Keflavík (meaning ‘Driftwood Bay’) is a town in southwest Iceland, positioned along the Reykjanes coast, 47 kilometres (29 miles from Reykjavík.
In 1995, Keflavík merged with Njarðvík and Hafnir to form the municipality of Reykjanesbær, which has a collective population of 15,500. The town is referred to as both Keflavík and Reykjanesbær.
Founded in the 16th century by Scottish entrepreneurs, Keflavík developed on account of its fishing and fish processing facilities. Today, it is the fifth most populated town in Iceland but is often unjustly skipped by visitors, who pass the town only whilst travelling from the airport to Reykjavík.
In 1940, during World War II, US forces stationed in Iceland built what would later become Keflavík International Airport. At the time, the airstrip served as an important Allied military base, denying Germany a strategic hold on Iceland and serving as a crucial stopover for refuelling and logistical support. This base would become known as Naval Air Station Keflavík.
Throughout the Cold War, the base was used by NATO forces as a monitoring station for marine and submarine traffic in the Atlantic Ocean. This operation was later expanded by the US Air Force, who added radar capabilities, in-flight refuelling and marine rescue.
Soon, Naval Air Station Keflavik was, by all accounts, a 5,000 strong settlement. After the dissolution of the Soviet Union, the US began to peel back its operations until finally closing the base in 2006. The former barracks are now used as student accommodation.
The US presence at Keflavik was not without its controversies. In its early days, for example, many women fell for the Americans stationed there, leading to discrimination against them and any children they had. Many Icelanders were simply against NATO membership and any form of militarisation.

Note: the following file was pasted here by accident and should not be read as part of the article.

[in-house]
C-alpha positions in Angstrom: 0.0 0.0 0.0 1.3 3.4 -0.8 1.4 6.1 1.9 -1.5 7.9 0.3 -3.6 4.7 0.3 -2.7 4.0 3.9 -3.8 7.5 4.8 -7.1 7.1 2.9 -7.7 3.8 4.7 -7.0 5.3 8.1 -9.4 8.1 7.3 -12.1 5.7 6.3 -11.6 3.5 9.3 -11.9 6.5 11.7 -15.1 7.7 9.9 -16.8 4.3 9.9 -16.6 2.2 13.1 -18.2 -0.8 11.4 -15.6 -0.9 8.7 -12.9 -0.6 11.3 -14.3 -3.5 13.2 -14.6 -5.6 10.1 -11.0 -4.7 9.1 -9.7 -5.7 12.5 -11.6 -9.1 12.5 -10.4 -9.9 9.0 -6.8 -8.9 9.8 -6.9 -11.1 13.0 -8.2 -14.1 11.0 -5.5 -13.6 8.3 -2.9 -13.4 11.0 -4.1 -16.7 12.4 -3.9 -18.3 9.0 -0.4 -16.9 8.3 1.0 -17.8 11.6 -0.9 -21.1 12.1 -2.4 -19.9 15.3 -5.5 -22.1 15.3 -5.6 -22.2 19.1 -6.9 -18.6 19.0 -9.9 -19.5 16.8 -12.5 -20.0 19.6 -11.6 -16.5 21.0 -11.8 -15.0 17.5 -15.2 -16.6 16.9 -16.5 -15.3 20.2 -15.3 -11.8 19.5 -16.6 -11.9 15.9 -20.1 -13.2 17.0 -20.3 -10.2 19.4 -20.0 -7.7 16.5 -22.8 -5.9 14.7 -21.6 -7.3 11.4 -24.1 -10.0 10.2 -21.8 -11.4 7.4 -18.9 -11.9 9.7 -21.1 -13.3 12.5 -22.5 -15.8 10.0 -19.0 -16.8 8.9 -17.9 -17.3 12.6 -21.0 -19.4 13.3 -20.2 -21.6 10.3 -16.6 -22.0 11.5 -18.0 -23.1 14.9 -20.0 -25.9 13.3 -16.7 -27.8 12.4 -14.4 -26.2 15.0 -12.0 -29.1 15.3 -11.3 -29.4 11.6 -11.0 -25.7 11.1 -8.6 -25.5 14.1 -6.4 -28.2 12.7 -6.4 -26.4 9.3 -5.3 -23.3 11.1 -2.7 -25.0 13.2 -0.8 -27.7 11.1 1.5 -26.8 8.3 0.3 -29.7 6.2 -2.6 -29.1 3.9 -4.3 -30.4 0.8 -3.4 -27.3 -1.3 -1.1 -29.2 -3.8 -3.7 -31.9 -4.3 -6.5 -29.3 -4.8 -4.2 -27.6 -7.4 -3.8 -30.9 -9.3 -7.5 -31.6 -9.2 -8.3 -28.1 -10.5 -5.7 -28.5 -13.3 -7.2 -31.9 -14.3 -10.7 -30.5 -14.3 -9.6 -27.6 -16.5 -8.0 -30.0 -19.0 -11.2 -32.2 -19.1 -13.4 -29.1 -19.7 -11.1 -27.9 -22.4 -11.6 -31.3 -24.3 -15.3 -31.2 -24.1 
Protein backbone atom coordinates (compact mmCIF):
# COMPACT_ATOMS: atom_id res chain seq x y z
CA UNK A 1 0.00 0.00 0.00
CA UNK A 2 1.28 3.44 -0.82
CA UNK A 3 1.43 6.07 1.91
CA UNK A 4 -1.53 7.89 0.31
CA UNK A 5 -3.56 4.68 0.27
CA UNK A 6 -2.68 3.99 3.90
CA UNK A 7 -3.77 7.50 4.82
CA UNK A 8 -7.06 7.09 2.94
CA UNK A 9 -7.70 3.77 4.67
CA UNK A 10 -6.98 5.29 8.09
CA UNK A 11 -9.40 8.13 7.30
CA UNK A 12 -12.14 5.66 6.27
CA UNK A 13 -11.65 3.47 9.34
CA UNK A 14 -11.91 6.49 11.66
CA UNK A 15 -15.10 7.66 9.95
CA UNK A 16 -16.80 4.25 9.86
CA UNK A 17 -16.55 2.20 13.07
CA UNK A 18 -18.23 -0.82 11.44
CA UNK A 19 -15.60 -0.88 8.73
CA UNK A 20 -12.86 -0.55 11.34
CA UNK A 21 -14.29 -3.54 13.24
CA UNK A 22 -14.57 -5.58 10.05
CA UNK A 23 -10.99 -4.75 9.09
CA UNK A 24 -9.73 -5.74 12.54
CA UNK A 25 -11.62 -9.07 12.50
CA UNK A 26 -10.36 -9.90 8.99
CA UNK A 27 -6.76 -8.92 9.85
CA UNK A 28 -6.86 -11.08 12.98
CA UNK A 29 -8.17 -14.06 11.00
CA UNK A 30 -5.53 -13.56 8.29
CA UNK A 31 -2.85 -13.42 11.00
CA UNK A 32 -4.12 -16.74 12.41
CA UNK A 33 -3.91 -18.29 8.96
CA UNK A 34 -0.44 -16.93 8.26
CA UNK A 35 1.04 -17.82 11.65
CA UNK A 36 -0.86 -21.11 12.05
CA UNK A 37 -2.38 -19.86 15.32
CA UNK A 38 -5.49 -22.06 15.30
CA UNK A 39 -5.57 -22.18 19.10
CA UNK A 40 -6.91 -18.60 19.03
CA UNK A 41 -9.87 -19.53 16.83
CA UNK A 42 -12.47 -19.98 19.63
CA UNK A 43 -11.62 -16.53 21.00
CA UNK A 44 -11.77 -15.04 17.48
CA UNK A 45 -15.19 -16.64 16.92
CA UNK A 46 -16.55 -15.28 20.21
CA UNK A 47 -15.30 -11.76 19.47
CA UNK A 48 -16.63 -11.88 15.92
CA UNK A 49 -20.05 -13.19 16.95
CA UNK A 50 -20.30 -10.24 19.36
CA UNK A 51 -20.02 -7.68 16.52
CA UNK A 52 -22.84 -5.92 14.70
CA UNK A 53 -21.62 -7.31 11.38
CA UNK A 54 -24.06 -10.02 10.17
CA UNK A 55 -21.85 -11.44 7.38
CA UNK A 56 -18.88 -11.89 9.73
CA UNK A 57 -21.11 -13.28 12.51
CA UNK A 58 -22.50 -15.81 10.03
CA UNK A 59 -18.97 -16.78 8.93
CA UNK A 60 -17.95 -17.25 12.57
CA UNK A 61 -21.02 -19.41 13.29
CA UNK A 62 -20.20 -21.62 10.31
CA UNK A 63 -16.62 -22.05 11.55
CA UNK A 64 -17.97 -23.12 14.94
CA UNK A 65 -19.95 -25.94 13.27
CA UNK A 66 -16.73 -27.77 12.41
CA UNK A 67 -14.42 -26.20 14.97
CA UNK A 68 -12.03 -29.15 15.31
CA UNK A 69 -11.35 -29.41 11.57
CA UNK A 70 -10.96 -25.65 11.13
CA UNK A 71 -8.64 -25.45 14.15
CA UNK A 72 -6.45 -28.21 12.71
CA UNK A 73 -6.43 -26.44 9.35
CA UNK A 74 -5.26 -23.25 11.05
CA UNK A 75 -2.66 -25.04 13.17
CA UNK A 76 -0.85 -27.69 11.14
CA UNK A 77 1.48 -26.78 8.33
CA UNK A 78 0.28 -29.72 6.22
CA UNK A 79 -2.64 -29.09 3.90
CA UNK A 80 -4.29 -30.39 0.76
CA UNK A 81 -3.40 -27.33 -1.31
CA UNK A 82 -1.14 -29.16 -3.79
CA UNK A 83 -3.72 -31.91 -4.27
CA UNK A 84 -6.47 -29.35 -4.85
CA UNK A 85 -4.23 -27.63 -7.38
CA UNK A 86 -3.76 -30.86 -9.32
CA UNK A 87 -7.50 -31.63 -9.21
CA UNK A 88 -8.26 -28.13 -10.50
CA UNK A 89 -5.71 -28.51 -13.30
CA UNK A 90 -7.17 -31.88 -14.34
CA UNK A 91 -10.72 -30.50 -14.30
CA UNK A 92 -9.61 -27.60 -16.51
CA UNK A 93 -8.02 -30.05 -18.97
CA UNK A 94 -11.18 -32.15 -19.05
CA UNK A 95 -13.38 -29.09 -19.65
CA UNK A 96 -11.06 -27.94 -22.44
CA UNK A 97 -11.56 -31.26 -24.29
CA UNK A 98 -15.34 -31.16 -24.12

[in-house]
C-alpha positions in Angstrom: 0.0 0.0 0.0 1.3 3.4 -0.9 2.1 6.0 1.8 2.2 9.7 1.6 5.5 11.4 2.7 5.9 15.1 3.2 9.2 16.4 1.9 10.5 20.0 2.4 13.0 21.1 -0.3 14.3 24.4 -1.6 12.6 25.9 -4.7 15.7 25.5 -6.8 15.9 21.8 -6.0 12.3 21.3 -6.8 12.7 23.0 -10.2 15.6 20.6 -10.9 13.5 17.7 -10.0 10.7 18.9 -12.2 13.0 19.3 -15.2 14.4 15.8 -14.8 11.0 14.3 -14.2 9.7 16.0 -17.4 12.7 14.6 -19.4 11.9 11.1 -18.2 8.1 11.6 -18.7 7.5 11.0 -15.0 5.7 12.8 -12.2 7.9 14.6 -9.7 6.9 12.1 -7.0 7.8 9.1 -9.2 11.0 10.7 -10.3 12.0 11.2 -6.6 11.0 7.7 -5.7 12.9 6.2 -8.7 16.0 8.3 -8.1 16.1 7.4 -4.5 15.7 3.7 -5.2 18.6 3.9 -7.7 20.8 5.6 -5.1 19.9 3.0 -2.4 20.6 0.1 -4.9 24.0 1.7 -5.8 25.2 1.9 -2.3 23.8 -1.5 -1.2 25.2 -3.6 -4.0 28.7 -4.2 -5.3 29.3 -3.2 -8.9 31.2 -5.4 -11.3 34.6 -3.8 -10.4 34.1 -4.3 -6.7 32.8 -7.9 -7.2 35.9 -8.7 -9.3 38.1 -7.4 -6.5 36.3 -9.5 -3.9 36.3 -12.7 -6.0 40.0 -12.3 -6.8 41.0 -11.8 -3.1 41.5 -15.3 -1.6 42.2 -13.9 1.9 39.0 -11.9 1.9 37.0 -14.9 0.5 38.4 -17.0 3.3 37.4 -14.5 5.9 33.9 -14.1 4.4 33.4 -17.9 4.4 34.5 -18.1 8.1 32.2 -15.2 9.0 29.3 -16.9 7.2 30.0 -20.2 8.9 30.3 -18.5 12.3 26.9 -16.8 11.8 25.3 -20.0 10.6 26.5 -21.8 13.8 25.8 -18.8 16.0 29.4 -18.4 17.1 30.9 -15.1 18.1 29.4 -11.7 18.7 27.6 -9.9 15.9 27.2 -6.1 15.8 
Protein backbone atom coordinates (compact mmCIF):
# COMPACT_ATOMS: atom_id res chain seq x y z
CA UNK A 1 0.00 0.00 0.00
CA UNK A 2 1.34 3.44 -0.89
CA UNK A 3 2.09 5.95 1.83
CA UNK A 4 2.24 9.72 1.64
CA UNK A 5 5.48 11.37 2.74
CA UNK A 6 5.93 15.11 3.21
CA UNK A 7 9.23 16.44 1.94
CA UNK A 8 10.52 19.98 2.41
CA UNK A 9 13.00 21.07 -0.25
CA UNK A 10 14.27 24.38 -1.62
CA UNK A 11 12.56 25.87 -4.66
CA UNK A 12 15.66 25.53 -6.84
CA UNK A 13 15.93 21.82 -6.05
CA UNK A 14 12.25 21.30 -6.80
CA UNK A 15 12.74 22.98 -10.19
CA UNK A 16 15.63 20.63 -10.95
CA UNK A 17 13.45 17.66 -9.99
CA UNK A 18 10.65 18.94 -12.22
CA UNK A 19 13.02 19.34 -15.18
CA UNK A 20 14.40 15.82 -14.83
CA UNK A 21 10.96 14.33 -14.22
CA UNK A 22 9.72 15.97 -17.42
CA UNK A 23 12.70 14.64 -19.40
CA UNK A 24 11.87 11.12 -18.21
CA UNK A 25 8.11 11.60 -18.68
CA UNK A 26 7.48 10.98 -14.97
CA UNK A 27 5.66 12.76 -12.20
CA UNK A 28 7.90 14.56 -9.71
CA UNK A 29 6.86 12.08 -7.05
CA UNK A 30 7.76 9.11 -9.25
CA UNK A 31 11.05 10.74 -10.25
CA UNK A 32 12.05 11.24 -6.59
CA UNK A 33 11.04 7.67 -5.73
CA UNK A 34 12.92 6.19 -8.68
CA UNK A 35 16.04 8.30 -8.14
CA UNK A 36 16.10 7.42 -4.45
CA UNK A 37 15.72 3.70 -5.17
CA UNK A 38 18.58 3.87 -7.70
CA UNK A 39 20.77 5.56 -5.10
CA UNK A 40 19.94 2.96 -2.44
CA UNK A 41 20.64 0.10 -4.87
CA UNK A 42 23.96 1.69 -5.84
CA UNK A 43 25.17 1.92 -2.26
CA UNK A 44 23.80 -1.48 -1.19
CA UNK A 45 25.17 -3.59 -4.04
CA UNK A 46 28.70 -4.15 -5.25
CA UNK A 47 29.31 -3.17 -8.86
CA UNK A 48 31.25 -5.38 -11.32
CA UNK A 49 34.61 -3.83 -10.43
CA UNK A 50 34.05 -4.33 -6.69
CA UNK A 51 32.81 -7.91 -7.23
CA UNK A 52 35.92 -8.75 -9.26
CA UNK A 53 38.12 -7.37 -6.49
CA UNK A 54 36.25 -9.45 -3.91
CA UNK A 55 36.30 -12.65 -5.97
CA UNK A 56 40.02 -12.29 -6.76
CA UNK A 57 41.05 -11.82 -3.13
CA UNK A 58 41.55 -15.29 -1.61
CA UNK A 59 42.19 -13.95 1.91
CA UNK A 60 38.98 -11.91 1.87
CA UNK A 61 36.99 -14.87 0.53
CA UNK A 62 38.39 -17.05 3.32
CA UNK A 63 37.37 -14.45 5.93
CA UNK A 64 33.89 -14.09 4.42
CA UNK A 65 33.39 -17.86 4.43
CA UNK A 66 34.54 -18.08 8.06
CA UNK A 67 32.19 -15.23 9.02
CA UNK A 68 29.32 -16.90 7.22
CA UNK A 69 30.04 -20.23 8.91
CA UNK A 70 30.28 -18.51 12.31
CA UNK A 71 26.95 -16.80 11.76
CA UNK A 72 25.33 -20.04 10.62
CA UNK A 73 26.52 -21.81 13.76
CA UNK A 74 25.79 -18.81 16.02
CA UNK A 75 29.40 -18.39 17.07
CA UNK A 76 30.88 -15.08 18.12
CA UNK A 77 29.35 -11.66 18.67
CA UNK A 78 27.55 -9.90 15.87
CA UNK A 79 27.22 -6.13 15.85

Whatever the faults of the base, the Americans did invest a wealth of money into Iceland, which contributed greatly to the country’s development and infrastructure.
In the seventies, Keflavík was renowned for being home to Iceland’s best musicians, having been introduced to the Americana rock n’ roll scene by US military personnel. This led to the nicknames “the Beatle town” and “the Liverpool of the North”, firmly making the town Iceland’s “Capital of Rock n’ Roll”.
The Icelandic Museum of Rock ‘n’ Roll goes into the history of Icelandic music as a whole, incorporating punk, pop and folk exhibitions, as well as information boards about native musicians like Björk, Sigur Rós and Of Monsters and Men.
The museum has its own cinema dedicated to the country’s music scene and shows documentaries such as ‘Screaming Masterpiece’ by Ari Alexander, which explores why Iceland—a country whose artistic reputation was predominantly built on its literature—became known the world over for its blooming music scene.
One cannot mention museums in Keflavik without also discussing “Viking World.” Five exhibitions teach visitors about the history, traditions and customs of the Vikings, delving into their exploratory heritage, the Norse religions and their intrinsic connection to Iceland. A real-life Viking ship is available to walk around and observe from every angle.
There is also a settlement zoo which displays the animal breeds Vikings would have reared, as well as a traditional Icelandic turf house.